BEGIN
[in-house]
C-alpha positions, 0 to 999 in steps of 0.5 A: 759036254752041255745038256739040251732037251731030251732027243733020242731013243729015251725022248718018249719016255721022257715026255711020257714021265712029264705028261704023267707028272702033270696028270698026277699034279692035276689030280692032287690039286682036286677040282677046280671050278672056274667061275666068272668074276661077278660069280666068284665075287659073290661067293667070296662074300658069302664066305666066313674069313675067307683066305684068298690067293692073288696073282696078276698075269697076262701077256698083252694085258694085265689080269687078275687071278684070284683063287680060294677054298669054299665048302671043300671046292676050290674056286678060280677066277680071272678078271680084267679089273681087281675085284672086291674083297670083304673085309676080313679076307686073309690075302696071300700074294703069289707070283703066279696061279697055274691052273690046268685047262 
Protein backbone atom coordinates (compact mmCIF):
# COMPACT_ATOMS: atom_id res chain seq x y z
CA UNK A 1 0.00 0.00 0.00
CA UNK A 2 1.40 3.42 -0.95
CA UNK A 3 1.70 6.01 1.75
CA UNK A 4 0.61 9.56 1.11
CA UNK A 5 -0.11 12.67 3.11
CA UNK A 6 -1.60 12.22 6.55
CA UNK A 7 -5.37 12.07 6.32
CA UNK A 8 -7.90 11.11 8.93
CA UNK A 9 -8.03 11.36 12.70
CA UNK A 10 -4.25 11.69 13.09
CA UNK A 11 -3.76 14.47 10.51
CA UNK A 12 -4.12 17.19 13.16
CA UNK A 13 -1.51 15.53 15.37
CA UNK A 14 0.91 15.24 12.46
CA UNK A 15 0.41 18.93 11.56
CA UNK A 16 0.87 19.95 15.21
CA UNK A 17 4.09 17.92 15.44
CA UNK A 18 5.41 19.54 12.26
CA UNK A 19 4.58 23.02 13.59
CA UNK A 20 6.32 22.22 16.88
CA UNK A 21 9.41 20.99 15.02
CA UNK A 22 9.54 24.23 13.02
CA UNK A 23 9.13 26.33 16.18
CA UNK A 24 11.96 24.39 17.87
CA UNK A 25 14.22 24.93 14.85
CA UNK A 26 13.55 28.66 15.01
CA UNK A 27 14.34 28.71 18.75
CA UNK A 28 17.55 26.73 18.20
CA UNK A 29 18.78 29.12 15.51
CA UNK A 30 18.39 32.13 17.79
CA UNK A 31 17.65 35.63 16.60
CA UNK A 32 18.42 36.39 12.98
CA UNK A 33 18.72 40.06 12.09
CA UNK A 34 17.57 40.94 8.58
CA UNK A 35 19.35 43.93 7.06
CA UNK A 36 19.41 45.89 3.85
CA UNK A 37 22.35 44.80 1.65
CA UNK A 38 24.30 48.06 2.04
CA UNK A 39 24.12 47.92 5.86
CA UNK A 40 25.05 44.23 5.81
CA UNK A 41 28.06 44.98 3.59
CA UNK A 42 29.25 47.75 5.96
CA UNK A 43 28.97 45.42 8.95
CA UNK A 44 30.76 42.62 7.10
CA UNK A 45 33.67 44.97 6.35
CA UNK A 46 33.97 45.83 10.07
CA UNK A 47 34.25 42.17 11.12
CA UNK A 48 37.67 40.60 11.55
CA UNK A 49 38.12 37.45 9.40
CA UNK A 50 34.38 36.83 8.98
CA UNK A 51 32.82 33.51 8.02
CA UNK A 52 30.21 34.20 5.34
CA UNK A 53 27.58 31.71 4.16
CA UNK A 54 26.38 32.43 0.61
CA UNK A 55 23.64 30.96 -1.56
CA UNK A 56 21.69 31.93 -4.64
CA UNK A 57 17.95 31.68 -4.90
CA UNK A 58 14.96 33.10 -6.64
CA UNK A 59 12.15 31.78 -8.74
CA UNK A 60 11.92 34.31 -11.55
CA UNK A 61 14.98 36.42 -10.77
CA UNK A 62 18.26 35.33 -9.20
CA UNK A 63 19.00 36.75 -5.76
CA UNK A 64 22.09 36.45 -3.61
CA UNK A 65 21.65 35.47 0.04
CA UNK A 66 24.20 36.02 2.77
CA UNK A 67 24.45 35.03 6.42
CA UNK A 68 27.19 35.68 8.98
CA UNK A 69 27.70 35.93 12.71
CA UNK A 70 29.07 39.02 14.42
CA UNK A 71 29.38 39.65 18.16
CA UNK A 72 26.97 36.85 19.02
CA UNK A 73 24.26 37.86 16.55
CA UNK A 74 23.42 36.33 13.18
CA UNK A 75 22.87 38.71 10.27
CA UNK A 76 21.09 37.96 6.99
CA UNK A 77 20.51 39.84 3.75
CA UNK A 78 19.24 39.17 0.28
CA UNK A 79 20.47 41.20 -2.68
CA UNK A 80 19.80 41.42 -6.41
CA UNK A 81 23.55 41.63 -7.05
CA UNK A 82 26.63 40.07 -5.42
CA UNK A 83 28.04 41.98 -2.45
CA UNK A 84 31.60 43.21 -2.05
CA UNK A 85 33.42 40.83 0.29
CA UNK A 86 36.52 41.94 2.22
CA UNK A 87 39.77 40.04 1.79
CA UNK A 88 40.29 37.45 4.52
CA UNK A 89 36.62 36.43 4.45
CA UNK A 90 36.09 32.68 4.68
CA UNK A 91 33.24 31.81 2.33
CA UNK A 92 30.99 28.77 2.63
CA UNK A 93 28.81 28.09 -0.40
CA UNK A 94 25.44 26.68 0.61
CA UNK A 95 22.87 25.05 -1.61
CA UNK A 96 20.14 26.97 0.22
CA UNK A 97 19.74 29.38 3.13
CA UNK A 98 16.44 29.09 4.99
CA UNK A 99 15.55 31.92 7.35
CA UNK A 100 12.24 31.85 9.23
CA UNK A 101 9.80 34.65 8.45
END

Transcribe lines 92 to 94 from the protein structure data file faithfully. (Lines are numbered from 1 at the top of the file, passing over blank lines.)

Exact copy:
CA UNK A 88 40.29 37.45 4.52
CA UNK A 89 36.62 36.43 4.45
CA UNK A 90 36.09 32.68 4.68